Early learning and childcare service model for 2020: consultation analysis

Analysis of responses to the joint Scottish Government and COSLA consultation on the new Early Learning and Childcare service model for 2020.

Chapter 8 The living wage

The consultation document describes the Scottish Government's commitment to provide funding to enable payment of the 'real' Living Wage to staff delivering funded ELC entitlement. Written respondents were asked in an open text question, which areas they would look to be addressed in the technical guidance note for implementing this commitment. The following points were raised in response to this question:

  • The risk of creating different pay scales within the ELC sector
  • Affordability
  • Wages for different types of staff in the funded ELC sector
  • Clarification for sole providers
  • Business sustainability.

Each of these points is explored in more detail below.

8.1 The risk of creating different pay scales within the ELC sector

Most respondents who answered this question used this as an opportunity to express their concern that the Living Wage commitment should apply to all ELC staff working in funded and non-funded provision. Respondents raised that failing to do this would risk devaluing the work of those who work with the youngest children in ELC services. It was also argued that this could have a detrimental impact on the quality of provision available to this group as more qualified and experienced staff would be incentivised by higher wages to focus on older, eligible children. This point was raised by a large majority of local government organisations and most representative bodies.

8.2 Affordability

Respondents also raised that the technical guidance was less of a concern than ensuring that the funding rate providers received was high enough to allow for the payment of the Living Wage. This point was raised most frequently by private nurseries. It was argued that the funding rate allocated to providers should take account of overheads, other staff costs and the number of staff members requiring the Living Wage; and that the technical guidance should illustrate how the rate has been calculated. In general, respondents were very supportive of providing the Living Wage but felt they would be unable to if funding levels did not increase. It was also argued that as the Living Wage increases in line with inflation, this should be built into the funding rate and closely monitored.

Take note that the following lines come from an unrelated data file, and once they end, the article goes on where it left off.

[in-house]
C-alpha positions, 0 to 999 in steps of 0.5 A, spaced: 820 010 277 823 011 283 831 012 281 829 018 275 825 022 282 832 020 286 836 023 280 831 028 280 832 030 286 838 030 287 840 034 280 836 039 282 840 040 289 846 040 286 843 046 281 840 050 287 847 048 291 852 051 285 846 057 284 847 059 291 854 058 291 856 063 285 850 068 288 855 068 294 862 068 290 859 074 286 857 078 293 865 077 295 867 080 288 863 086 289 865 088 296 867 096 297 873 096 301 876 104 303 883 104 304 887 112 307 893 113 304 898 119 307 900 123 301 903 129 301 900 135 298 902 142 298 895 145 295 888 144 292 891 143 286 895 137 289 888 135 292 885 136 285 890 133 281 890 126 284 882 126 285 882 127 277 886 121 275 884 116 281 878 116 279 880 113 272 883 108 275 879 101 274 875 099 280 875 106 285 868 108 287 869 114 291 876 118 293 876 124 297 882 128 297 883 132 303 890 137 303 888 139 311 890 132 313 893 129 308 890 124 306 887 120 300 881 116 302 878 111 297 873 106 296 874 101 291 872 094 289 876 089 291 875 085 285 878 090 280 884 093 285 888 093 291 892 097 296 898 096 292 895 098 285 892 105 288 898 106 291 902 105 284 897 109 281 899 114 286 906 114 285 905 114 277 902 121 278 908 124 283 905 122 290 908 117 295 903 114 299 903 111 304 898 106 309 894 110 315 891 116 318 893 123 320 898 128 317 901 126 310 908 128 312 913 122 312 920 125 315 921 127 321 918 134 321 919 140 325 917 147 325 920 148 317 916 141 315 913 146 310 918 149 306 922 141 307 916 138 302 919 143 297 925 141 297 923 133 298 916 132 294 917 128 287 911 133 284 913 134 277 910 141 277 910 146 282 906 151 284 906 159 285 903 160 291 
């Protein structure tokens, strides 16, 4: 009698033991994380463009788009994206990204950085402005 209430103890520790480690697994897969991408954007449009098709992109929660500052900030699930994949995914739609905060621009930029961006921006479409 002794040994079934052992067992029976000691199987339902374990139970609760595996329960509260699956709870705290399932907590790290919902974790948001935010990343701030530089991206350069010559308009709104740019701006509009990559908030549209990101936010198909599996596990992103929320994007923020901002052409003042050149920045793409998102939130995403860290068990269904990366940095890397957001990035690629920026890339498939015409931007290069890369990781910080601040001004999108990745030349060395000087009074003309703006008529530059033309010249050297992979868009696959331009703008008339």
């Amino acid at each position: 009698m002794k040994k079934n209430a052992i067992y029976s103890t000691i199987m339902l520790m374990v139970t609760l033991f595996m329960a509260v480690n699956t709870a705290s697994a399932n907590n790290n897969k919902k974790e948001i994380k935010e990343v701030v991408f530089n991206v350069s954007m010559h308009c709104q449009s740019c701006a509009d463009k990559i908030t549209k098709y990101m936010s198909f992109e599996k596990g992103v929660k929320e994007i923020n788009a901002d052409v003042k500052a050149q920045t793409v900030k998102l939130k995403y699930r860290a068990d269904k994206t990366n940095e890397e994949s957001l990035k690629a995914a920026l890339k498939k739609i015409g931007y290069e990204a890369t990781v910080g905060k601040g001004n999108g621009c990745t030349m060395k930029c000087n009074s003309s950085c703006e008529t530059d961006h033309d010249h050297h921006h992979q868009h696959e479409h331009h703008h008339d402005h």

8.3 Applying the Living Wage commitment to different types of staff in the funded ELC sector

There were a number of areas identified by respondents as requiring further clarification. Respondents felt unclear as to whether the Living Wage commitment applied to all staff working in the funded ELC sector, for example cooks or cleaners.

There also appeared to be confusion about how the Living Wage commitment would apply to childminders who care for both funded and non-funded children.

8.4 Business Sustainability

Finally, respondents mentioned that for providers to introduce the Living Wage into their business would mean raising the wages of all staff to ensure that salaries acknowledged different levels of expertise and responsibility. There was concern that this would not be sustainable for some providers.


Email: Euan Carmichael

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